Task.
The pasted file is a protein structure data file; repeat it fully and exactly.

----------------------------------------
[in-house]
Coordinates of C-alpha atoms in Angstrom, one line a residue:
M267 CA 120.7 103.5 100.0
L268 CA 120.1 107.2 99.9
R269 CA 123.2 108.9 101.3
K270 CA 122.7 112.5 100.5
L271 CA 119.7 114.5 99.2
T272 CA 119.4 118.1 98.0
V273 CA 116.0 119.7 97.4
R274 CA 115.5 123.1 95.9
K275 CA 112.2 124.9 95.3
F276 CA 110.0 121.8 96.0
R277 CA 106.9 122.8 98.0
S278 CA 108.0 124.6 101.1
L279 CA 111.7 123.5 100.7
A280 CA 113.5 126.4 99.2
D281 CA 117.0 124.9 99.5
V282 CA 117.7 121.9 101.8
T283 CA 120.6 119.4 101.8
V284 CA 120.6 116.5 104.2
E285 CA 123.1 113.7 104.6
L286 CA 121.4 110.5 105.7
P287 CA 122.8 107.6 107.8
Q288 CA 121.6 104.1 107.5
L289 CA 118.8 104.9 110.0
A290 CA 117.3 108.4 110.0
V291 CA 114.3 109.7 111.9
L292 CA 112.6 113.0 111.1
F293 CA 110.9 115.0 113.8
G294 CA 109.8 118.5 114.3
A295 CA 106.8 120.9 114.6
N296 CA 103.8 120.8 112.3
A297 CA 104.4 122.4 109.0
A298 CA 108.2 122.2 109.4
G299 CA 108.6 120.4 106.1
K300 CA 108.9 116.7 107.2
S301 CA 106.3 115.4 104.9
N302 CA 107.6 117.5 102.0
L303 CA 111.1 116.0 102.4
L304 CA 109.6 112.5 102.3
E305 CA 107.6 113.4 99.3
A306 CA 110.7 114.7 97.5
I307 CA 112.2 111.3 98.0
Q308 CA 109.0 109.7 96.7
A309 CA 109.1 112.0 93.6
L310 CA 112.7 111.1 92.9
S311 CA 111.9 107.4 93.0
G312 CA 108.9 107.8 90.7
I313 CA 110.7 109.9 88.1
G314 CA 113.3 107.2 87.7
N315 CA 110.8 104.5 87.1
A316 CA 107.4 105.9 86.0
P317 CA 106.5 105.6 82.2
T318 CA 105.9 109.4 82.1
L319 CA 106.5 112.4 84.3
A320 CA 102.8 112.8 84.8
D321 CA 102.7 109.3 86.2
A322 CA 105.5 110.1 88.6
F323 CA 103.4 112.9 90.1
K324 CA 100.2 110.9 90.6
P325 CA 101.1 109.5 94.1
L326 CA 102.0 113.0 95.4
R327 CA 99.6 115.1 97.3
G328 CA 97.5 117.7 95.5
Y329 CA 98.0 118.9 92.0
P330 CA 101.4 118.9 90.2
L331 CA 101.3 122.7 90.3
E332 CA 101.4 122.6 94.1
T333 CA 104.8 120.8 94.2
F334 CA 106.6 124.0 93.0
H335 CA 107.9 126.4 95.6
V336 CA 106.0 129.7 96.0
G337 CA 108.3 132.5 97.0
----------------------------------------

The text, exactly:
[in-house]
Coordinates of C-alpha atoms in Angstrom, one line a residue:
M267 CA 120.7 103.5 100.0
L268 CA 120.1 107.2 99.9
R269 CA 123.2 108.9 101.3
K270 CA 122.7 112.5 100.5
L271 CA 119.7 114.5 99.2
T272 CA 119.4 118.1 98.0
V273 CA 116.0 119.7 97.4
R274 CA 115.5 123.1 95.9
K275 CA 112.2 124.9 95.3
F276 CA 110.0 121.8 96.0
R277 CA 106.9 122.8 98.0
S278 CA 108.0 124.6 101.1
L279 CA 111.7 123.5 100.7
A280 CA 113.5 126.4 99.2
D281 CA 117.0 124.9 99.5
V282 CA 117.7 121.9 101.8
T283 CA 120.6 119.4 101.8
V284 CA 120.6 116.5 104.2
E285 CA 123.1 113.7 104.6
L286 CA 121.4 110.5 105.7
P287 CA 122.8 107.6 107.8
Q288 CA 121.6 104.1 107.5
L289 CA 118.8 104.9 110.0
A290 CA 117.3 108.4 110.0
V291 CA 114.3 109.7 111.9
L292 CA 112.6 113.0 111.1
F293 CA 110.9 115.0 113.8
G294 CA 109.8 118.5 114.3
A295 CA 106.8 120.9 114.6
N296 CA 103.8 120.8 112.3
A297 CA 104.4 122.4 109.0
A298 CA 108.2 122.2 109.4
G299 CA 108.6 120.4 106.1
K300 CA 108.9 116.7 107.2
S301 CA 106.3 115.4 104.9
N302 CA 107.6 117.5 102.0
L303 CA 111.1 116.0 102.4
L304 CA 109.6 112.5 102.3
E305 CA 107.6 113.4 99.3
A306 CA 110.7 114.7 97.5
I307 CA 112.2 111.3 98.0
Q308 CA 109.0 109.7 96.7
A309 CA 109.1 112.0 93.6
L310 CA 112.7 111.1 92.9
S311 CA 111.9 107.4 93.0
G312 CA 108.9 107.8 90.7
I313 CA 110.7 109.9 88.1
G314 CA 113.3 107.2 87.7
N315 CA 110.8 104.5 87.1
A316 CA 107.4 105.9 86.0
P317 CA 106.5 105.6 82.2
T318 CA 105.9 109.4 82.1
L319 CA 106.5 112.4 84.3
A320 CA 102.8 112.8 84.8
D321 CA 102.7 109.3 86.2
A322 CA 105.5 110.1 88.6
F323 CA 103.4 112.9 90.1
K324 CA 100.2 110.9 90.6
P325 CA 101.1 109.5 94.1
L326 CA 102.0 113.0 95.4
R327 CA 99.6 115.1 97.3
G328 CA 97.5 117.7 95.5
Y329 CA 98.0 118.9 92.0
P330 CA 101.4 118.9 90.2
L331 CA 101.3 122.7 90.3
E332 CA 101.4 122.6 94.1
T333 CA 104.8 120.8 94.2
F334 CA 106.6 124.0 93.0
H335 CA 107.9 126.4 95.6
V336 CA 106.0 129.7 96.0
G337 CA 108.3 132.5 97.0